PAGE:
The digital could and should eventually fulfil the expectations of Godard’s dream of a library of cinema that would also serve as a print workshop, as well as Sabzian’s dream of offering everyone the possibility of making films – provided a politics of the organological condition and the pharmacological situation of human dreams is placed at the heart of political economy. This means that the political world must make this its motive. But this will not be possible if the film world (whether amateurs or ‘professionals’) does not mobilise itself in this direction.
Karl Marx argued in The German Ideology that idealism is based on an inversion of cause and effect that forgets the role of the means and relations of production in the genesis of ideas – comparing this illusion to the reversal of the image in the retina. For Plato himself, the cave was a place of illusion – and he founded idealism by suggesting that it is necessary to get out of the cave in order to re-locate what Adorno called the light of day … In short, it is necessary to leave the movie theatre. What Sabzian wants, and what Godard, Resnais and Kiarostami want, what all amateurs du cinéma want, all film-lovers embodying this arche-cinema that Plato described but without having any way of seeing the scope of what he was describing, was not to leave the projection room: it was to get behind the camera. Such are the stakes of the digital, and this constitutes a new page, still completely blank, of the history of arche-cinema.
Translated by Daniel Ross
 This keynote address was delivered on September 12, 2012, at Queen Mary, University of London, for the “Film-Philosophy Conference,” and began with the following opening remarks: “I would like to begin by thanking John Mullarkey for inviting me here, allowing me to continue a discussion with Ken McMullen that began a long time ago, with Ghost Dance (UK 1983), and passed through Jacques Derrida, and which was then pursued in various directions, in particular with An Organization of Dreams (UK 2009). I would also like to point out that Dan Ross, who was kind enough to translate my lecture into English, is also the director, along with David Barison, of The Ister (Australia 2004), another film in which I was fortunate enough to participate – at the very moment I was writing Le temps du cinéma. I here thank Ken, Dan and John, and hope that perhaps some day there will be an opportunity for the three of us to have a discussion.”
 Sigmund Freud, The Interpretation of Dreams, in James Strachey (ed.), The Complete Psychological Works of Sigmund Freud, volumes 4 and 5, London: Hogarth Press, 1953.
 Gilles Deleuze, Difference and Repetition (New York: Columbia University Press, 1994).
 Bernard Stiegler, What Makes Life Worth Living: On Pharmacology (Cambridge: Polity Press, 2013).
 D. W. Winnicott, Playing and Reality, London & New York: Routledge, 2005.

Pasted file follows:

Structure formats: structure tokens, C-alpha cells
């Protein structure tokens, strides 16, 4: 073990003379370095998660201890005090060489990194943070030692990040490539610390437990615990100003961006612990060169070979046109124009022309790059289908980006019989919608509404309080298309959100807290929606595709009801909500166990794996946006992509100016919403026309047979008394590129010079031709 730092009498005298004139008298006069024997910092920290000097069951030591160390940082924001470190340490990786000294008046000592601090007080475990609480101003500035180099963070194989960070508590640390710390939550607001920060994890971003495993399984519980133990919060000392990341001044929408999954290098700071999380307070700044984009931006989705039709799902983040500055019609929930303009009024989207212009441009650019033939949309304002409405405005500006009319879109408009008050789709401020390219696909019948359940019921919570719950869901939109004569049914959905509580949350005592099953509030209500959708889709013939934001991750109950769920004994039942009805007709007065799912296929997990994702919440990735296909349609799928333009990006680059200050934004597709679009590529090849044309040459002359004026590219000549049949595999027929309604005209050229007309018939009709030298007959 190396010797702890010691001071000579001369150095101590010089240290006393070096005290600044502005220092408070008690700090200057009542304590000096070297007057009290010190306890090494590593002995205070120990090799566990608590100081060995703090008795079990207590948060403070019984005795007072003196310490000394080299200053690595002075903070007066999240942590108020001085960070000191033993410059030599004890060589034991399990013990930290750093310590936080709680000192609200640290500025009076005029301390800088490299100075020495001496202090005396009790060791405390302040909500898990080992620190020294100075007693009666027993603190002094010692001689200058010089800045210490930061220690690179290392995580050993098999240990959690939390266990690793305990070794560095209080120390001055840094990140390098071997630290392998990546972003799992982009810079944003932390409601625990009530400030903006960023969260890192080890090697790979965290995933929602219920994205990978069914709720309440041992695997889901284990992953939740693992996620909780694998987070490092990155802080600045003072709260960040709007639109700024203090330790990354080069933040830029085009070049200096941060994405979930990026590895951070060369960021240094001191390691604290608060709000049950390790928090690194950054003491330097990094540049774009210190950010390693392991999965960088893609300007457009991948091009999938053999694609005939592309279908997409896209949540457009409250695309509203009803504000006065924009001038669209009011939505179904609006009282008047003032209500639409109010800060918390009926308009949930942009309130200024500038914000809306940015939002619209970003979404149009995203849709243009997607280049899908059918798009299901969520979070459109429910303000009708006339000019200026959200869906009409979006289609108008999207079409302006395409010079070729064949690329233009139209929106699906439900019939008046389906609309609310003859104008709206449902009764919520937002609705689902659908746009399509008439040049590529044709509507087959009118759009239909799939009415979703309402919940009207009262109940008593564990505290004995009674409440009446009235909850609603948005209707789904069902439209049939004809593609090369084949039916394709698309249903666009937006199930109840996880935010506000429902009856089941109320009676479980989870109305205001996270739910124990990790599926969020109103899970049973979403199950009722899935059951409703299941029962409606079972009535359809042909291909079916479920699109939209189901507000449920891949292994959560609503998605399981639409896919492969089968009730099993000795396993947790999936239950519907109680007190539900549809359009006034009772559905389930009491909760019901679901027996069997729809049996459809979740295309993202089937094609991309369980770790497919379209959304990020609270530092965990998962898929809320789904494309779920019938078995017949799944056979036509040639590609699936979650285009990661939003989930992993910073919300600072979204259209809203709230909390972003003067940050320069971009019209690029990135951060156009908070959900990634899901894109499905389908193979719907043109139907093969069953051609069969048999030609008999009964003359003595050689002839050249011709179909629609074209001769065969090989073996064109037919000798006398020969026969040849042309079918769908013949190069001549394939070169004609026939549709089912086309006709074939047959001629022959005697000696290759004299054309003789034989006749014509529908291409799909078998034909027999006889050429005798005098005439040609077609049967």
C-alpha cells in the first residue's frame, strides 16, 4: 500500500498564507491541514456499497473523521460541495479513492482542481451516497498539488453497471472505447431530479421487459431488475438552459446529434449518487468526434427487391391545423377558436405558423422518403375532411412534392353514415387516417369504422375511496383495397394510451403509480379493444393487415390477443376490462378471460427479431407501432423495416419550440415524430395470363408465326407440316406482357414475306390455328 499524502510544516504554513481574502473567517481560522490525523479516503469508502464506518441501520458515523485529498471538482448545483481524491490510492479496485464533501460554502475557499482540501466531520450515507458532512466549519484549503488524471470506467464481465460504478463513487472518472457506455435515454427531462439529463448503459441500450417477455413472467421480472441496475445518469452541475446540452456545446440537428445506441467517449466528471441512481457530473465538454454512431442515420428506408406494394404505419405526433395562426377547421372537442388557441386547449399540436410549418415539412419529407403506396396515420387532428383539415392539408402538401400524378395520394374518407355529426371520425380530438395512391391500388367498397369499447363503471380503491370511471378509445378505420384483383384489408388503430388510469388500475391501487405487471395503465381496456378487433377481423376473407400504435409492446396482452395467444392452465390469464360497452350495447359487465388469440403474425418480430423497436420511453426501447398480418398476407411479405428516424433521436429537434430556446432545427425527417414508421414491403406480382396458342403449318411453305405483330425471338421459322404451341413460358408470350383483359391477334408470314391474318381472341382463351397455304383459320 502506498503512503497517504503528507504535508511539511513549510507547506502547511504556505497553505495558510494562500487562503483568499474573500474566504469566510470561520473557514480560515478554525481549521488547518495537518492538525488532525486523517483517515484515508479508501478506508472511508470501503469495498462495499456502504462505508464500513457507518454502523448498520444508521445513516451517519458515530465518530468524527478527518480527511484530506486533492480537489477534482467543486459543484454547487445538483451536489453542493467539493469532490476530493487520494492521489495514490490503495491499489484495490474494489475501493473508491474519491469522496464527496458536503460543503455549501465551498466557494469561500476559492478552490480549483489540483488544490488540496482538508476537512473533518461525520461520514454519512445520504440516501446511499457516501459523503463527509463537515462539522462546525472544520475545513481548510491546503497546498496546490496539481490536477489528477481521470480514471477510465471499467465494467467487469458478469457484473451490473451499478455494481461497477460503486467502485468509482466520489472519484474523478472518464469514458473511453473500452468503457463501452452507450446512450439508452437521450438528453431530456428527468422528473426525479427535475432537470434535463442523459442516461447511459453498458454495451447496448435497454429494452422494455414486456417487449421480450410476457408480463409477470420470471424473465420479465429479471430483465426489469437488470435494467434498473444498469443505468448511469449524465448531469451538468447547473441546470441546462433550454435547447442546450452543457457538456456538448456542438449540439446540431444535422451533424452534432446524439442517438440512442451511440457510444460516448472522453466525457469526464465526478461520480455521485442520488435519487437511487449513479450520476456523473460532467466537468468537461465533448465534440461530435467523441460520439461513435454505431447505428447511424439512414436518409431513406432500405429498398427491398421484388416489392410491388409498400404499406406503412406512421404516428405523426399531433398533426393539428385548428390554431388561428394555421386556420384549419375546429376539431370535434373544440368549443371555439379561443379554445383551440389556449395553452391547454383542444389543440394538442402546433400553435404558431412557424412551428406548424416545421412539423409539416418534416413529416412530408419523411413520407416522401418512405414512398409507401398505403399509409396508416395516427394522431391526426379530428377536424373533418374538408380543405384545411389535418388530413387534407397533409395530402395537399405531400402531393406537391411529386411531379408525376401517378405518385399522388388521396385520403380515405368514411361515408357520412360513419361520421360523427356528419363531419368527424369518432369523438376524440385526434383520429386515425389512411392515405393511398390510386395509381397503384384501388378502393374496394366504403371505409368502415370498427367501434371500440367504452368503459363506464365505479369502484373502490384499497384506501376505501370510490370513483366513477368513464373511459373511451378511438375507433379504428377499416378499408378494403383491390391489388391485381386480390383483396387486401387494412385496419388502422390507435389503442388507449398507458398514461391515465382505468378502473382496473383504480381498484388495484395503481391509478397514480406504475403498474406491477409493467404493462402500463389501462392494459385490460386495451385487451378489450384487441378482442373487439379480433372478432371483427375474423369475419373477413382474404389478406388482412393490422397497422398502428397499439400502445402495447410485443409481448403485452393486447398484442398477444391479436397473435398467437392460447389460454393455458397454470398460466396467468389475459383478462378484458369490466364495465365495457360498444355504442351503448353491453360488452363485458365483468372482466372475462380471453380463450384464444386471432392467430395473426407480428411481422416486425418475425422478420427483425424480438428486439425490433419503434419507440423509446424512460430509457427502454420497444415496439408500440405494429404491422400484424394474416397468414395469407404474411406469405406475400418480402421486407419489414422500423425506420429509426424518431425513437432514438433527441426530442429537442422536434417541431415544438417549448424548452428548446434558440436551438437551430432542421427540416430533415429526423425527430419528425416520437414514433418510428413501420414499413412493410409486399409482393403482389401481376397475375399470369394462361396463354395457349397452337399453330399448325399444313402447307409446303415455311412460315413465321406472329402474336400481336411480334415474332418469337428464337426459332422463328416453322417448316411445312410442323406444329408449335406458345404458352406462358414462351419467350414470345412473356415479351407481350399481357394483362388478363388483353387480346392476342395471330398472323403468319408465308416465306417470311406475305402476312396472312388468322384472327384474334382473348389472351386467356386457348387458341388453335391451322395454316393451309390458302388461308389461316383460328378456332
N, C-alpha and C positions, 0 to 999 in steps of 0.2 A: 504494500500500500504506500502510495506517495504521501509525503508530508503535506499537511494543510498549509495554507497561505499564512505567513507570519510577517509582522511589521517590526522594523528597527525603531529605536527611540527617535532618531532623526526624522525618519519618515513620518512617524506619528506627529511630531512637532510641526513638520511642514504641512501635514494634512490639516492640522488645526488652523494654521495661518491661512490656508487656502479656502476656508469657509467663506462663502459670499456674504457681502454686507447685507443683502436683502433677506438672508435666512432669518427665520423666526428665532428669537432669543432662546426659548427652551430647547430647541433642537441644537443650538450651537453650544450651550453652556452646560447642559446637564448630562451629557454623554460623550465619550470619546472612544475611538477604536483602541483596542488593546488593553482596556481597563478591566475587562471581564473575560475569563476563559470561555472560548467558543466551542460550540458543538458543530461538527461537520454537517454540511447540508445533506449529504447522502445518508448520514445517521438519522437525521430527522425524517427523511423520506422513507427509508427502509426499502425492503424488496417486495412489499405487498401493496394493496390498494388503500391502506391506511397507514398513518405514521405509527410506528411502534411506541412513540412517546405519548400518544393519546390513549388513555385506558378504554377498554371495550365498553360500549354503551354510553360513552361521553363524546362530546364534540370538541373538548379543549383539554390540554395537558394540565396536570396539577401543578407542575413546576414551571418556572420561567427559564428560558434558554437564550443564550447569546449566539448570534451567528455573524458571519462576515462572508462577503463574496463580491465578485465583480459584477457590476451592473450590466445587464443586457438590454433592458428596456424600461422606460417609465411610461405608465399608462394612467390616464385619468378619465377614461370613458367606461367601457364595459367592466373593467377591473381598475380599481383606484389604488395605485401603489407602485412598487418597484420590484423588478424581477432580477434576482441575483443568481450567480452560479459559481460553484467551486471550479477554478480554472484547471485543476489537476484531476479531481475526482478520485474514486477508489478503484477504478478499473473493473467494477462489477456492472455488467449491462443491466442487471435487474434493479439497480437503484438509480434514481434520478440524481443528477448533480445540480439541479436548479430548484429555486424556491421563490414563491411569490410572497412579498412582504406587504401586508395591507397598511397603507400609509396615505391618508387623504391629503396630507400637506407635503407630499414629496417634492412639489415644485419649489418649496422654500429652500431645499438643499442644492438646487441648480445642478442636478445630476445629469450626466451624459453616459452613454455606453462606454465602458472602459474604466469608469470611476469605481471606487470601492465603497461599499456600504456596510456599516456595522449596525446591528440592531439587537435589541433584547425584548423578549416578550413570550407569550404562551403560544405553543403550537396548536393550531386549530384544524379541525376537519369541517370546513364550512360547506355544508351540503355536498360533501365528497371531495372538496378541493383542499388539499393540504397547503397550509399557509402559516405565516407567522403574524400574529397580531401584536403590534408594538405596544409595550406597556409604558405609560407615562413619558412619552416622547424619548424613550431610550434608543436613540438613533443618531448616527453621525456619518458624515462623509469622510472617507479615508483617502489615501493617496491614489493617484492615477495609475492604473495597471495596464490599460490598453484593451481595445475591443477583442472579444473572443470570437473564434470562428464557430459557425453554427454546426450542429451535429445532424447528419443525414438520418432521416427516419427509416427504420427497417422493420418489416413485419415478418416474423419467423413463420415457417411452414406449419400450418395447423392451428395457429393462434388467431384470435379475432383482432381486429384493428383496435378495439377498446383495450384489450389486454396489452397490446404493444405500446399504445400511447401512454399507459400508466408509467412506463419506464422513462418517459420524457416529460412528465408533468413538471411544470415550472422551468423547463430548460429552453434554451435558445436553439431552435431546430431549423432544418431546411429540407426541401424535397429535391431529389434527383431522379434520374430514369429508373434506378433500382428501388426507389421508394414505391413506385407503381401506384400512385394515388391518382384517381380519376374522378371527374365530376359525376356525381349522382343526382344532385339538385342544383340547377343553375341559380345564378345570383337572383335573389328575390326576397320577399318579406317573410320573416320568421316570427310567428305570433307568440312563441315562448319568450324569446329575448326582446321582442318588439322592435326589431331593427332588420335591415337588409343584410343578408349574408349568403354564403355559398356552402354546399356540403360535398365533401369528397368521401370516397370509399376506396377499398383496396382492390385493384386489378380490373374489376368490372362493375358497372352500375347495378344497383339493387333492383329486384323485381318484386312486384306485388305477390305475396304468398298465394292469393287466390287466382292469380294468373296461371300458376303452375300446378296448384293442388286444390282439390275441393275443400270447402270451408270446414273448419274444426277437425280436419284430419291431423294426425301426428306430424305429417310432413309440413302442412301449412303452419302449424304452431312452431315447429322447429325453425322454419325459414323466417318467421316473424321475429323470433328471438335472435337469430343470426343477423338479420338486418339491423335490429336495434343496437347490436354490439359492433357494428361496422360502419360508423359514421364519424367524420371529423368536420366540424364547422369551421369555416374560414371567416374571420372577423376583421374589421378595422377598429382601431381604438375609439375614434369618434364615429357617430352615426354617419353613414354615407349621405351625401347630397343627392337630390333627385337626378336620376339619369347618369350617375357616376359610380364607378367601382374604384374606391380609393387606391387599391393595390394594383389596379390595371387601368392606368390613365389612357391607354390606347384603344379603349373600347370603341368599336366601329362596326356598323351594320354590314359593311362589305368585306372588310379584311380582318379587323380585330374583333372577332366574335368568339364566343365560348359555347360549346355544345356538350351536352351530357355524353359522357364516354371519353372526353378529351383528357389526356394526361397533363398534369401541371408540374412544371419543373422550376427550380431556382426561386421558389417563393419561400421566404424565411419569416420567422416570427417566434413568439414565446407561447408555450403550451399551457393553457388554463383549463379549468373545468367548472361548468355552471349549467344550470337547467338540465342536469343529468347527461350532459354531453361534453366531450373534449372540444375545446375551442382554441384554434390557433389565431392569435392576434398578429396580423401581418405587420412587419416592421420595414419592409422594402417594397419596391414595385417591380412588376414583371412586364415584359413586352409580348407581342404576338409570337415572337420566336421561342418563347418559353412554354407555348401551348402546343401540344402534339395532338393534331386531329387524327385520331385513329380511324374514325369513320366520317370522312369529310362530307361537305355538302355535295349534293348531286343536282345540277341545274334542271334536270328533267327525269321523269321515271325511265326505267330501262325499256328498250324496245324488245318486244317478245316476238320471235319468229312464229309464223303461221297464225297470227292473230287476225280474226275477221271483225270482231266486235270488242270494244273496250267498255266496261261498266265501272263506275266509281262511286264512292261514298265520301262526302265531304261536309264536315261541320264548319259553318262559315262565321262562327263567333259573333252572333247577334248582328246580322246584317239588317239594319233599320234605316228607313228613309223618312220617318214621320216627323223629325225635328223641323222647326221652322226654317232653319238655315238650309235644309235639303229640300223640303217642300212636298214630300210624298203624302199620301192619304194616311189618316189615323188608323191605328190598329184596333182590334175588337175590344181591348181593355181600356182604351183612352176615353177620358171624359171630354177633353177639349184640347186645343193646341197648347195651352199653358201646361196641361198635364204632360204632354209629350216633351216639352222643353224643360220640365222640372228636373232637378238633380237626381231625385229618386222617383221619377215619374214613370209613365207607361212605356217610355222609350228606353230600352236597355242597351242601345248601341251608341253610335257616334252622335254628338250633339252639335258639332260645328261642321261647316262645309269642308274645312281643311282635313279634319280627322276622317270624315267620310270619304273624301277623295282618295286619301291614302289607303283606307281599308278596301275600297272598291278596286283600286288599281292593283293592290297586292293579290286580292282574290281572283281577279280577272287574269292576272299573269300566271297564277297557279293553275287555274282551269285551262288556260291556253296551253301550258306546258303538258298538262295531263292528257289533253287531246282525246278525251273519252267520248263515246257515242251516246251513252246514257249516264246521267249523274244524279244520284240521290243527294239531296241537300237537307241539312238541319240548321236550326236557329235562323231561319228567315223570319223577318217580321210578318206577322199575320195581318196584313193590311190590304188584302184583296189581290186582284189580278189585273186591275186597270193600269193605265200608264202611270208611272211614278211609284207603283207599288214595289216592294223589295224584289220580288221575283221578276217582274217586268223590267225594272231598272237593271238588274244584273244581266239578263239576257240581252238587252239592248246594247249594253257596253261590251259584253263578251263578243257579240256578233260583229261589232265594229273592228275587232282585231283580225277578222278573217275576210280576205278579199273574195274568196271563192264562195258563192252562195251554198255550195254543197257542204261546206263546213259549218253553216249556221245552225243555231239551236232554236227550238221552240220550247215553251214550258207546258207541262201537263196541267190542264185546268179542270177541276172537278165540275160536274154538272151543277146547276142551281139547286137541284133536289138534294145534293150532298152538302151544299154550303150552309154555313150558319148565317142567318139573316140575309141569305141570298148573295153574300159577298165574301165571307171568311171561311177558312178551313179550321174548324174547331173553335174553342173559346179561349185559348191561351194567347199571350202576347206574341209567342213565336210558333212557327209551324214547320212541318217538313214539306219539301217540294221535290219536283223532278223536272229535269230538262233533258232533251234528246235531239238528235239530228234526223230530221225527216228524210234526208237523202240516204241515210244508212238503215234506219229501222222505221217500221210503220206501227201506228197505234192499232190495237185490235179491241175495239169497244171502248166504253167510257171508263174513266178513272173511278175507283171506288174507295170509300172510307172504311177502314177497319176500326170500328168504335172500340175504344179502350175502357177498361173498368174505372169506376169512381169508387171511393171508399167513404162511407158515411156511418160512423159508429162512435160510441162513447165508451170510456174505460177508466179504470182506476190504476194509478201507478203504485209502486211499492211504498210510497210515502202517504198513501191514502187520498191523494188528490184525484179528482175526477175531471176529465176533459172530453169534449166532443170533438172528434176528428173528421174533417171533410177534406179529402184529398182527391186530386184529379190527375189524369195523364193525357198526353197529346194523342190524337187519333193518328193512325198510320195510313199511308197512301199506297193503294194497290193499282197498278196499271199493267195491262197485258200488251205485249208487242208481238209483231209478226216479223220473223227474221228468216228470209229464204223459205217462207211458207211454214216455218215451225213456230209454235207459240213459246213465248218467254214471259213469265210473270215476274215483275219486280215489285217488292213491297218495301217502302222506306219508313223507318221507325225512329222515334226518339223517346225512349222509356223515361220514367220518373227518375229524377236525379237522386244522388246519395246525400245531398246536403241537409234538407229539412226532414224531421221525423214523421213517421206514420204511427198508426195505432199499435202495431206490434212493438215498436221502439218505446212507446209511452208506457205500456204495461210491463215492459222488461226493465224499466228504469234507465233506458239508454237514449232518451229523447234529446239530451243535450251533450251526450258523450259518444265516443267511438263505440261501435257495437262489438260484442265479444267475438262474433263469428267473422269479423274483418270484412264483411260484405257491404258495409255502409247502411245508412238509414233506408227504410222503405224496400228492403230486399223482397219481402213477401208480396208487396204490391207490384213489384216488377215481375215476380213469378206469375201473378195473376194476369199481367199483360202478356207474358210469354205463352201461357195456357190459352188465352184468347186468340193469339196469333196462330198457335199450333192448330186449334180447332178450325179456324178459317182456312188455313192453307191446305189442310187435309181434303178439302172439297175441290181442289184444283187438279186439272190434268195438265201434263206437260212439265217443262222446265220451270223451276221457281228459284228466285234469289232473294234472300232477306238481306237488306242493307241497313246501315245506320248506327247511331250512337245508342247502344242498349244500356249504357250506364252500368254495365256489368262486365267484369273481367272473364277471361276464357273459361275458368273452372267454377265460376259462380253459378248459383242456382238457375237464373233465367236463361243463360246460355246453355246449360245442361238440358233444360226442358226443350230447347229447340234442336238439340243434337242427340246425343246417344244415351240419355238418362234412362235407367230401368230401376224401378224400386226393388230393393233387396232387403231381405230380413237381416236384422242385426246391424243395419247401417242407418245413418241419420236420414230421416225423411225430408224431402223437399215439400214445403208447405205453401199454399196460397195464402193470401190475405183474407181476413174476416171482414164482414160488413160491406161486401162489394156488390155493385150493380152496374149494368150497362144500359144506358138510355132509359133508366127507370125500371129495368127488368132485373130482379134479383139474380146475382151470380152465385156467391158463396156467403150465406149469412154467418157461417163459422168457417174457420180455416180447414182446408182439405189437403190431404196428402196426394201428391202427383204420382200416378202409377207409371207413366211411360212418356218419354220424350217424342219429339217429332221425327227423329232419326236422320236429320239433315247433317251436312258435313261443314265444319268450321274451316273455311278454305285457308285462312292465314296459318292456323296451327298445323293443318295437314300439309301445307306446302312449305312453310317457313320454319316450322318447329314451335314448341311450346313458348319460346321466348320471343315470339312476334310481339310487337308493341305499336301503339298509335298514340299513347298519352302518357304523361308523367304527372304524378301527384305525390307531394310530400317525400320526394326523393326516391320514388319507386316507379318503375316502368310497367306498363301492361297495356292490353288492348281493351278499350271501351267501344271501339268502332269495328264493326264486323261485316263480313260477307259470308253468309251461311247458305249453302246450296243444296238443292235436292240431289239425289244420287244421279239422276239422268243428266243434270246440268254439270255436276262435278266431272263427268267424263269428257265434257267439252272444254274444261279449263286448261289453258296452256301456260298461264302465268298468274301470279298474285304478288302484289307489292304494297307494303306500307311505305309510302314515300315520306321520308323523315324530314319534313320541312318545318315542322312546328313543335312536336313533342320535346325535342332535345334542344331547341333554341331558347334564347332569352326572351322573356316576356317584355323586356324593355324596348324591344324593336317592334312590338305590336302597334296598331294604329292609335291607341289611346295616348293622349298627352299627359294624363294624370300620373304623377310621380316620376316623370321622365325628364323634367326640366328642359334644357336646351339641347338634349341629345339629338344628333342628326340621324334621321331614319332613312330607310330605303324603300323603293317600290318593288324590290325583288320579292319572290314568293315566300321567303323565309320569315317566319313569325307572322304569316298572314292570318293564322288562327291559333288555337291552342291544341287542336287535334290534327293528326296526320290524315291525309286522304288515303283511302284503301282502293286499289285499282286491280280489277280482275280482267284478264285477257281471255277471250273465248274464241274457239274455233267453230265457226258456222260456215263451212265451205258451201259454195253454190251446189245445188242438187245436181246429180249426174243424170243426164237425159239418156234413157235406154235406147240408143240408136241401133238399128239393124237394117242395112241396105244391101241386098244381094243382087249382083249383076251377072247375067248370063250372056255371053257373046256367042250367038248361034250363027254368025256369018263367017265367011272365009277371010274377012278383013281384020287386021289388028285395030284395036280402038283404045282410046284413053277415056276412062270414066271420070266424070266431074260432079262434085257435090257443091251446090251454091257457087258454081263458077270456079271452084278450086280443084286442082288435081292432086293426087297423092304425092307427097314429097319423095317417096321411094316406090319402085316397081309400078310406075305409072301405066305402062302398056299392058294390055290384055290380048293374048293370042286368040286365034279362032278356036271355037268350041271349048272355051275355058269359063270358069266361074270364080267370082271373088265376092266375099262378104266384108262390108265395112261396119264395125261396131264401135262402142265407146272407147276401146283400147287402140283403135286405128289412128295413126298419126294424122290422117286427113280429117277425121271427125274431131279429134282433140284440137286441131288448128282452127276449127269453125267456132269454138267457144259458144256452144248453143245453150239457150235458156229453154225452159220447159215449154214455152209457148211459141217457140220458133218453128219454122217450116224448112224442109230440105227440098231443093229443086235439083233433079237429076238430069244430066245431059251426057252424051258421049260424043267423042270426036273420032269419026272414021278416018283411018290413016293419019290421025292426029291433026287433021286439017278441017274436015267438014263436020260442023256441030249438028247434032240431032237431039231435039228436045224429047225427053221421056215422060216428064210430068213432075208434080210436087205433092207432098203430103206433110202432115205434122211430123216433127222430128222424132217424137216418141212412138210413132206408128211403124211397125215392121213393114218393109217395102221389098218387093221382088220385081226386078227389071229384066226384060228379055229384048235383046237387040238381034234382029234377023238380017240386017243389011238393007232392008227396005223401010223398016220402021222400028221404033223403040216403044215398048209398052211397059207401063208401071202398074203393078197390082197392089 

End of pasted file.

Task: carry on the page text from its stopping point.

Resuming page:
Bernard Stiegler, Technics and Time, 3: Cinematic Time and the Question of Malaise, Stanford: Stanford University Press, 2011.
 On this subject, see Gilbert Simondon, Imagination et invention, Chatou: Éditions de La Transparence, 2008.
 Jacques Derrida, Of Grammatology (Baltimore & London: Johns Hopkins University Press, 1998).
 Marc Azéma, La préhistoire du cinéma: origines paléolithiques de la narration graphique et du cinématographe (Paris: Errance, 2006). And see also Azéma and Florent Rivére, “Animation in Palaeolithic art: a Pre-echo of Cinema,” Antiquity, no. 86 (2012), pp. 316–24.
 Frank Capra: “Film is a disease. When it infects your bloodstream, it takes over as the number one hormone; it bosses the enzymes; directs the pineal gland; plays Iago to your psyche. As with heroin, the antidote to film is more film.”
 From the French Wikipedia entry on Godard’s Contempt: “In the final epigraph to the film, Jean-Luc Godard attributes to André Bazin the following quote: ‘Cinema replaces our gaze with a world that conforms to our desires.’ This quotation actually derives from an article by Michel Mourlet, entitled ‘On an ignored art,’ which appeared in Cahiers du cinéma in 1959. The precise quote is: ‘Cinema is a gaze that replaces our own with that of a world that conforms to our desires’.”
 Federico Fellini, A Book of Dreams (New York: Rizzoli, 2008).
 Jean-Luc Godard, Introduction to a True History of Cinema and Television, Montreal: Caboose, forthcoming.
 Friedrich Nietzsche, The Gay Science (New York: Vintage, 1974), p.328
 “It could be said that everything begins with a library, with the political will for a library at the heart of the factory. When the worker Paul Cèbe managed to extract the opening of a library in the middle of the Rhodia plant at Besançon, he opened a breach. Through it he brought books, culture and other forms of consciousness into the daily struggle that is the factory. Cèbe also loved films. He organised, thanks to a Parisian friend, screenings of films and presentations by the directors themselves. The friend was named Chris Marker. The directors invited were Agnès Varda and Jean-Luc Godard, among others.” Sébastien Rongier, “Les Groups Medvedkine”, http://remue.net/spip.php?article1726
 Godard, Introduction to a True History of Cinema and Television.
 And we should mention here, for example, what Godard said about money and the image or the likeness of Louis XVI, about the representation of the king on coins and its role in the process of transindividuation under the control of monarchical authority.